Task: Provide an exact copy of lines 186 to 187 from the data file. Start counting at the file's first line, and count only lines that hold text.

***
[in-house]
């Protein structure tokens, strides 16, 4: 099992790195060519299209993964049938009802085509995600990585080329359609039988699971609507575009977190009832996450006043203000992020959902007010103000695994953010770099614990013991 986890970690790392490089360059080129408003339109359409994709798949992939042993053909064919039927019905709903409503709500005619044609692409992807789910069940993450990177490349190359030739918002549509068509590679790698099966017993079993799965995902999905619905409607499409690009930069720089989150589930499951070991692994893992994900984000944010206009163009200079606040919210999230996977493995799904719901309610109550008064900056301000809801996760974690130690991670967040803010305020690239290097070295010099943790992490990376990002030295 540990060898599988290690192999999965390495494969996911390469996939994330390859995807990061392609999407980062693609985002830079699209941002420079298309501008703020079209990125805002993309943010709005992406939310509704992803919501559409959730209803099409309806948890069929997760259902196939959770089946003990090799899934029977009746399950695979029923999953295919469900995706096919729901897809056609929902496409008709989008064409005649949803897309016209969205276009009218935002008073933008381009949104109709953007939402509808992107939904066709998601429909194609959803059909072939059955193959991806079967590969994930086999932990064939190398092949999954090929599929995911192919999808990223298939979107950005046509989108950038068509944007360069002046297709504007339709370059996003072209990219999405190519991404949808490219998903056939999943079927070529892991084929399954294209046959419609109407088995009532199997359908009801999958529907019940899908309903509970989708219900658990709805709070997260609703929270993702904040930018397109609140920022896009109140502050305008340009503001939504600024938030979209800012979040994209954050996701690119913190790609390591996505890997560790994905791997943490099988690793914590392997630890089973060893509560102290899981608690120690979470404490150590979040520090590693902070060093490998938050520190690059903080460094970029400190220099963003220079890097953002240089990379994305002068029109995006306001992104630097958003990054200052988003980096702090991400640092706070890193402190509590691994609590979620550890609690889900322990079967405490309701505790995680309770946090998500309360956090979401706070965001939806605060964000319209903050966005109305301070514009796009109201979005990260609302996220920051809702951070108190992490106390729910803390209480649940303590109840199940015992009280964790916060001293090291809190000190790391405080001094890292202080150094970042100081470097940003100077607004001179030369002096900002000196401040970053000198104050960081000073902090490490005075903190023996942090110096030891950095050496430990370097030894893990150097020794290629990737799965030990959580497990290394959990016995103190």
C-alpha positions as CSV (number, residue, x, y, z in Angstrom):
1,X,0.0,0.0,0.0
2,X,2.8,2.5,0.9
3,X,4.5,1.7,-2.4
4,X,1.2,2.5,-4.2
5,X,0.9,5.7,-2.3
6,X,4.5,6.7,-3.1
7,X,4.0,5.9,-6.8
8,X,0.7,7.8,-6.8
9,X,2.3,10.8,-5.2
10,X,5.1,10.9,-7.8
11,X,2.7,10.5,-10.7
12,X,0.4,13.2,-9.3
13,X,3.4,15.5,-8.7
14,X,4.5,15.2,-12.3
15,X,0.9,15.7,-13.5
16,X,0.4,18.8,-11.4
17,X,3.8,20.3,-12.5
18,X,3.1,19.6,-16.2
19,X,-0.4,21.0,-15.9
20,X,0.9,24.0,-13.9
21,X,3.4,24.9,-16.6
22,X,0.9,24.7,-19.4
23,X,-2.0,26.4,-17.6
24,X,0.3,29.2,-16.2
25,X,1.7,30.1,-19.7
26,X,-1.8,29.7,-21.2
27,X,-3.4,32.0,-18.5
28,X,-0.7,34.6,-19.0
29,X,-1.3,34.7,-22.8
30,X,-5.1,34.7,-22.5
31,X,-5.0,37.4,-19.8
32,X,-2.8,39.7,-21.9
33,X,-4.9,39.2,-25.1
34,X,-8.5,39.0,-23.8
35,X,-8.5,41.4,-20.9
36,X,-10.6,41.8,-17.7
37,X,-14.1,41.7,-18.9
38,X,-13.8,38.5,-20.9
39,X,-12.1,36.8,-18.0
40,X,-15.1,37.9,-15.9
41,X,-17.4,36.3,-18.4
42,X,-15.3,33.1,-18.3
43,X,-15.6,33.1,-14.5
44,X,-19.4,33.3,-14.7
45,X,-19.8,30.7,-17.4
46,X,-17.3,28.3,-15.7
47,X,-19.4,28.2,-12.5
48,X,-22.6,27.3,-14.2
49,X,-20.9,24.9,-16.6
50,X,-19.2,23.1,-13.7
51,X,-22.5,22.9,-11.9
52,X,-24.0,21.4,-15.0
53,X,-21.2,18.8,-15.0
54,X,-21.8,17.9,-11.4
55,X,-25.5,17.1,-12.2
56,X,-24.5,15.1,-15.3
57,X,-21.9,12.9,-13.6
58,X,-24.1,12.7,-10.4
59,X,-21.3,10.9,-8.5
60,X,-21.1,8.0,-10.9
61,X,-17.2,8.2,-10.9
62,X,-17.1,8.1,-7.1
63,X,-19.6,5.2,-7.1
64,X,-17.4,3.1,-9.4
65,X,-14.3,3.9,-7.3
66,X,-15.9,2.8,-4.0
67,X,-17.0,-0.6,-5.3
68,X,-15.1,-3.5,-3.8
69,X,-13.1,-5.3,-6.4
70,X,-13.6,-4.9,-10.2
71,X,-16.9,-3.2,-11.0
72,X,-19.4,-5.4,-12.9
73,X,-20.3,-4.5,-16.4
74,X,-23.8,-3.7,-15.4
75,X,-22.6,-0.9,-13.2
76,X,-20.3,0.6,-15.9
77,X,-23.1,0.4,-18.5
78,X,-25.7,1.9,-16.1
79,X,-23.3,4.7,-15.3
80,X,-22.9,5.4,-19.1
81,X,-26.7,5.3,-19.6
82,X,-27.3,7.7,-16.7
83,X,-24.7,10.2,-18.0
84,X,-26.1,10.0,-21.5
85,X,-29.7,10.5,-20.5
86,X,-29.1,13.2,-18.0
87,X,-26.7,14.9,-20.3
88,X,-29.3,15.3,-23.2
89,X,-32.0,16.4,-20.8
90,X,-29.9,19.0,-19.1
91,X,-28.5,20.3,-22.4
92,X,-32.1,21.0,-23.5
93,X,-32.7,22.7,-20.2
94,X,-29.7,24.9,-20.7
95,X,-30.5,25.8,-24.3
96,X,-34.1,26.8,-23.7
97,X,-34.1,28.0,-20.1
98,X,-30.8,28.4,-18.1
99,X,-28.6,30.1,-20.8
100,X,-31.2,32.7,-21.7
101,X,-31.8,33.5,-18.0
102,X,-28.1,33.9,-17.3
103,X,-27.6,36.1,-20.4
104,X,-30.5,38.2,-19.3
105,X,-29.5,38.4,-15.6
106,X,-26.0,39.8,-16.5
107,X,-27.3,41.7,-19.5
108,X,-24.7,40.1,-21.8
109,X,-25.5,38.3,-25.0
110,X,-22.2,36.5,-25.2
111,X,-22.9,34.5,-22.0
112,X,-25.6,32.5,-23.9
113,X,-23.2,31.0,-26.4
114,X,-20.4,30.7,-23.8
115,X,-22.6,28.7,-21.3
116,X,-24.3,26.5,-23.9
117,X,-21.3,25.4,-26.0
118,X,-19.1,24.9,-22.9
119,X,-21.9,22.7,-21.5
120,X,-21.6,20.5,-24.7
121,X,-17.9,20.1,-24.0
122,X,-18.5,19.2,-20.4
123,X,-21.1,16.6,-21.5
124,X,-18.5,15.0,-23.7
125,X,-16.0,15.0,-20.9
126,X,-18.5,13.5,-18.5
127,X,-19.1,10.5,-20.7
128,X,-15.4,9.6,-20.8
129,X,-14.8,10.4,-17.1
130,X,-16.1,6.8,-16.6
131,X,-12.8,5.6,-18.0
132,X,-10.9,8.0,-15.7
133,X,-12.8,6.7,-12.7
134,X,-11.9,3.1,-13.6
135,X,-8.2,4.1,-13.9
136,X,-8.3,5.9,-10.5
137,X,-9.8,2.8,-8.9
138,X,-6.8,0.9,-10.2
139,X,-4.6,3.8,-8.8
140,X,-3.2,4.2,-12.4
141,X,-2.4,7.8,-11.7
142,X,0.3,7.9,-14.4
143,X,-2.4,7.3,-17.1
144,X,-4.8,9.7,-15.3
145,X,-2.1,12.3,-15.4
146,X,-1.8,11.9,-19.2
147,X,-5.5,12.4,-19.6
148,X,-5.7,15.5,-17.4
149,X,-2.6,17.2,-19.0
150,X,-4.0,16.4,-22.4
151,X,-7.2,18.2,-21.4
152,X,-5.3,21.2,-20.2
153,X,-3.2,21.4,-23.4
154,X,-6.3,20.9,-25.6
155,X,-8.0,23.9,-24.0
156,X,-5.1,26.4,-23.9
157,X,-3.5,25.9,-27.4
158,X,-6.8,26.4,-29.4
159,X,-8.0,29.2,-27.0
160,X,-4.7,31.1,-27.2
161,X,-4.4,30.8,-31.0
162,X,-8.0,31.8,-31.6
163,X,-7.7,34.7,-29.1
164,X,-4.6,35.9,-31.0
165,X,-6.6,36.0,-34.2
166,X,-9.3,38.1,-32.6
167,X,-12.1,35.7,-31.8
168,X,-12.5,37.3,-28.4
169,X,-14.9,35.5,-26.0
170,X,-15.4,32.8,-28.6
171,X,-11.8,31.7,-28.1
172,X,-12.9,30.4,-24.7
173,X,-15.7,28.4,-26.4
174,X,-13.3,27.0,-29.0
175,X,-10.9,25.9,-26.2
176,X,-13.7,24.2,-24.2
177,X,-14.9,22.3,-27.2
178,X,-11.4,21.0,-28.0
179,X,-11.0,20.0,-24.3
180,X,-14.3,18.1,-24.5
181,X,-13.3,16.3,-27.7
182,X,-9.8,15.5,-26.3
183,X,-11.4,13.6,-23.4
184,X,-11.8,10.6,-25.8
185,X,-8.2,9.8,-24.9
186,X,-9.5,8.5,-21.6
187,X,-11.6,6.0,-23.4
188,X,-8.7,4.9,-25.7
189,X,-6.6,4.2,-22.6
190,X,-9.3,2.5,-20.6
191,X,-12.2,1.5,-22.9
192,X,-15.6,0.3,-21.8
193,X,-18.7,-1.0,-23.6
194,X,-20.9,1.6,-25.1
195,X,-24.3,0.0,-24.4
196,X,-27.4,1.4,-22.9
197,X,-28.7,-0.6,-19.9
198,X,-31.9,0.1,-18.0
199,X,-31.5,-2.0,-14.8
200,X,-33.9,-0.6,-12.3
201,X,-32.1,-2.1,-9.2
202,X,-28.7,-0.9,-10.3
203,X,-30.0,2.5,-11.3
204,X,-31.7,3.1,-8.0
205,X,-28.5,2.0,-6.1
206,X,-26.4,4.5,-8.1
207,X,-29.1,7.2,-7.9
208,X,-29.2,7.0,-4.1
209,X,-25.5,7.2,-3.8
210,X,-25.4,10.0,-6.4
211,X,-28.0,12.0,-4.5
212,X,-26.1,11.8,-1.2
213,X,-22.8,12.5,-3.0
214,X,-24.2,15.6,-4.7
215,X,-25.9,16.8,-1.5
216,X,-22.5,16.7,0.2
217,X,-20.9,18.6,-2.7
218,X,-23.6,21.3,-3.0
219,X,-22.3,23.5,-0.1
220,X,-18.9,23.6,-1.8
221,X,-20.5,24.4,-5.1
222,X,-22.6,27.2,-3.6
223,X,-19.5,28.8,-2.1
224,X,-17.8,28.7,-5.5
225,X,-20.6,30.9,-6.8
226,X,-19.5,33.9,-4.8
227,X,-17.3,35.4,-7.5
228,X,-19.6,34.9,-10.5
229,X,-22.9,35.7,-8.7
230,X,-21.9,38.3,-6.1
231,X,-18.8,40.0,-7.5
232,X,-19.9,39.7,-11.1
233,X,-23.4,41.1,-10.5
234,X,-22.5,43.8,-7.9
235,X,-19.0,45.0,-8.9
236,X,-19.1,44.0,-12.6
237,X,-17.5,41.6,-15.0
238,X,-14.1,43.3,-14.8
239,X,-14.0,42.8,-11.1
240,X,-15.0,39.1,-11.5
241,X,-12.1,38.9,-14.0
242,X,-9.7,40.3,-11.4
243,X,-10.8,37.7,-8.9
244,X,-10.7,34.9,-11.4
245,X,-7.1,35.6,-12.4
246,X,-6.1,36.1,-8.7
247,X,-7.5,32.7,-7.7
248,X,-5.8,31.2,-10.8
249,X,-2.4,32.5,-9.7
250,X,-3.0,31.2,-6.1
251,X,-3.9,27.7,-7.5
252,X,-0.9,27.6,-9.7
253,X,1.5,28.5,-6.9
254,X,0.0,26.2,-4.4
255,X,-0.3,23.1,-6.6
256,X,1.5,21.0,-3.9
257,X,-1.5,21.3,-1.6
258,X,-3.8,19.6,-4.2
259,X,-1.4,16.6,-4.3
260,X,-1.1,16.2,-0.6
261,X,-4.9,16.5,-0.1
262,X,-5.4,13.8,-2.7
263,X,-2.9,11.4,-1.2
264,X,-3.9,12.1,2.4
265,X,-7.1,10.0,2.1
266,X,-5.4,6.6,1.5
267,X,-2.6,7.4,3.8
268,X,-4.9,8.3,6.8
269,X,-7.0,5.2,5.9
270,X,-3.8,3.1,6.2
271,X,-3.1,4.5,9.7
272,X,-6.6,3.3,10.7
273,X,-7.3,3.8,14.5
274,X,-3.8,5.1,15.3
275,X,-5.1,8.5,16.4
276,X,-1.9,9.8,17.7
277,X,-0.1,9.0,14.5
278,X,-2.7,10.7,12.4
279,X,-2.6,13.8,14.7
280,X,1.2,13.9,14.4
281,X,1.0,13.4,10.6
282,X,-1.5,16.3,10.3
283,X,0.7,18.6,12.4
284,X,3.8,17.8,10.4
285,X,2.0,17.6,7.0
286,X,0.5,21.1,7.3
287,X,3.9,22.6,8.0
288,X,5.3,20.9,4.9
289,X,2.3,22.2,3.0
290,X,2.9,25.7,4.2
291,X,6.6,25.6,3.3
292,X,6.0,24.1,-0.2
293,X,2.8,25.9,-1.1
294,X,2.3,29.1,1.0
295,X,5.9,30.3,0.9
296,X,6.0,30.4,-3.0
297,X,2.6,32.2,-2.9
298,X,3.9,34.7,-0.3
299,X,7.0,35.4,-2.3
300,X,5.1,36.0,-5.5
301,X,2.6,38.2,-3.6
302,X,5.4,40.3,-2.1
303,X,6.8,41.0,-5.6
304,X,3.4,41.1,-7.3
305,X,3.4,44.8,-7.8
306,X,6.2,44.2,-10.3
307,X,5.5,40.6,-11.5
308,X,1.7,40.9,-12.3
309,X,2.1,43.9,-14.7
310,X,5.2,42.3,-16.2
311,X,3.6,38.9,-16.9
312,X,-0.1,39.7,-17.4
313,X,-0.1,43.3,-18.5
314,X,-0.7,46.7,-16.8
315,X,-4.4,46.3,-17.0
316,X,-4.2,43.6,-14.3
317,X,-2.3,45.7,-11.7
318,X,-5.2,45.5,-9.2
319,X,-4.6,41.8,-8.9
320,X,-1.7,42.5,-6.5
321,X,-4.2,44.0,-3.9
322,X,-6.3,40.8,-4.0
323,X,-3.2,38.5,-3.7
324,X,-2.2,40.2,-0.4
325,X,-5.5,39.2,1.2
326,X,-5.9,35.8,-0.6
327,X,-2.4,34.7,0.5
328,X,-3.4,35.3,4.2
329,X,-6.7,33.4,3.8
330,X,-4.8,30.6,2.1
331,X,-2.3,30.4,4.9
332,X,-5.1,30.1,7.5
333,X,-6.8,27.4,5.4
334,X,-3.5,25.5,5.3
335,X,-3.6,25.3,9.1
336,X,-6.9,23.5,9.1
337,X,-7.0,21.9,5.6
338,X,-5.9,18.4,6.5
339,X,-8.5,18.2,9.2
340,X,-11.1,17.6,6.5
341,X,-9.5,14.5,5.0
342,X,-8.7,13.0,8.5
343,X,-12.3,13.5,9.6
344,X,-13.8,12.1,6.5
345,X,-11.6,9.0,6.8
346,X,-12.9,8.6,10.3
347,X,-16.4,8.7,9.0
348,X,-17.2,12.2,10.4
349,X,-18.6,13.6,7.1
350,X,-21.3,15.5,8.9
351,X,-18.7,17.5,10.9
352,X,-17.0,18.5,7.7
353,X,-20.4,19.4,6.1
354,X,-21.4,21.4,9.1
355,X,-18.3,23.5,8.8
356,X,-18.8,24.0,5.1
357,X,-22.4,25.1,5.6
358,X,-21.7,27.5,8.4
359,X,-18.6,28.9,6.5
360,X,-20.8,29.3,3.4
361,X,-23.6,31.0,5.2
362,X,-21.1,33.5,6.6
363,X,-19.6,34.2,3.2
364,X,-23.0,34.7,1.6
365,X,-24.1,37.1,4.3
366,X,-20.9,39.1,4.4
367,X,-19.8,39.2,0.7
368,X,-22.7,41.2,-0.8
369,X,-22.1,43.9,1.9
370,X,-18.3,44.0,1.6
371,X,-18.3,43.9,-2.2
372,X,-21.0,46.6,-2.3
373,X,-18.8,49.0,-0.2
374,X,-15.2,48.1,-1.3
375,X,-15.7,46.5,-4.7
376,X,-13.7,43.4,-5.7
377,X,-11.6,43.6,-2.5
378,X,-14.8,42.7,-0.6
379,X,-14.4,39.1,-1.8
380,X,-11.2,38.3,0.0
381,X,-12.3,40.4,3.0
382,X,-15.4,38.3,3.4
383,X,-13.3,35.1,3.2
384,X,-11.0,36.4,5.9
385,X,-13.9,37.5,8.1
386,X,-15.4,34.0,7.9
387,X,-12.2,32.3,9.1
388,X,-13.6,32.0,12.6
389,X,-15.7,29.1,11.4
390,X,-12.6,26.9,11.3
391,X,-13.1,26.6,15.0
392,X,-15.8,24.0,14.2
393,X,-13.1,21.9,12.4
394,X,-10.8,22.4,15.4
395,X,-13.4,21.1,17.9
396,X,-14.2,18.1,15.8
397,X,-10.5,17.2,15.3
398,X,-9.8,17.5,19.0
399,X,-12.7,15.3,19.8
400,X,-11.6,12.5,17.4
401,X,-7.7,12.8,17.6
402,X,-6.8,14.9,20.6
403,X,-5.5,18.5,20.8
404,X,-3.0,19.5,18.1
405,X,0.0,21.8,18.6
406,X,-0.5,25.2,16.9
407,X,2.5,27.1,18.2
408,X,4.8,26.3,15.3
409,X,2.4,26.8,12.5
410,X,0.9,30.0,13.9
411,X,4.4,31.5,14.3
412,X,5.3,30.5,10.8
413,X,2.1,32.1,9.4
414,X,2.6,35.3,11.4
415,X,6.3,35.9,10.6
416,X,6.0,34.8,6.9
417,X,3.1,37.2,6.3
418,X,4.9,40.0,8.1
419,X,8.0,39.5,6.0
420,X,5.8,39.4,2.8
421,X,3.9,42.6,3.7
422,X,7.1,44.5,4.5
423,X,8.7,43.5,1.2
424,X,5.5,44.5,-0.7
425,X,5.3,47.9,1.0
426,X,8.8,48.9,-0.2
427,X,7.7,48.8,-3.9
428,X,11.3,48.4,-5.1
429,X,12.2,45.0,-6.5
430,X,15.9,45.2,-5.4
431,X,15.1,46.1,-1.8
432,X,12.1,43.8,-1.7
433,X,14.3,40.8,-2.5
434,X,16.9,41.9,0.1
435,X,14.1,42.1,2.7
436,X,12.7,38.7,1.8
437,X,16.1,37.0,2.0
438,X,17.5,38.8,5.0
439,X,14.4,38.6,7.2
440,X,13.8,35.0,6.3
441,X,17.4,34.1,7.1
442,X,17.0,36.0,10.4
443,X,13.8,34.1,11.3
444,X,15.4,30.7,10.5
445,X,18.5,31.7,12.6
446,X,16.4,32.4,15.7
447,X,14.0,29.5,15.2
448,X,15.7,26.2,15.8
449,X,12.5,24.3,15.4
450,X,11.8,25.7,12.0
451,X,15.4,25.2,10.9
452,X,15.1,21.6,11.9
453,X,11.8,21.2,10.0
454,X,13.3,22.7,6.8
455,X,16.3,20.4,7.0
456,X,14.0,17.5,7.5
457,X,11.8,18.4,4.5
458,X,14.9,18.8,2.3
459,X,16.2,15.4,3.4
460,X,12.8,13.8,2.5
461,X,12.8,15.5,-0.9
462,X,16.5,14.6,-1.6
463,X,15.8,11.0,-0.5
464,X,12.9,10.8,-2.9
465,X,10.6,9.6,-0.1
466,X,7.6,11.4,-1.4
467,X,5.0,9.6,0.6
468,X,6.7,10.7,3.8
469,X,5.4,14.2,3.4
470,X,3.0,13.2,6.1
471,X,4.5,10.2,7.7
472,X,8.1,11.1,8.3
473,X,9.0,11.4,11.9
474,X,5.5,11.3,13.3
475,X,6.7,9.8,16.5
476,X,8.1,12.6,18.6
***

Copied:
183,X,-11.4,13.6,-23.4
184,X,-11.8,10.6,-25.8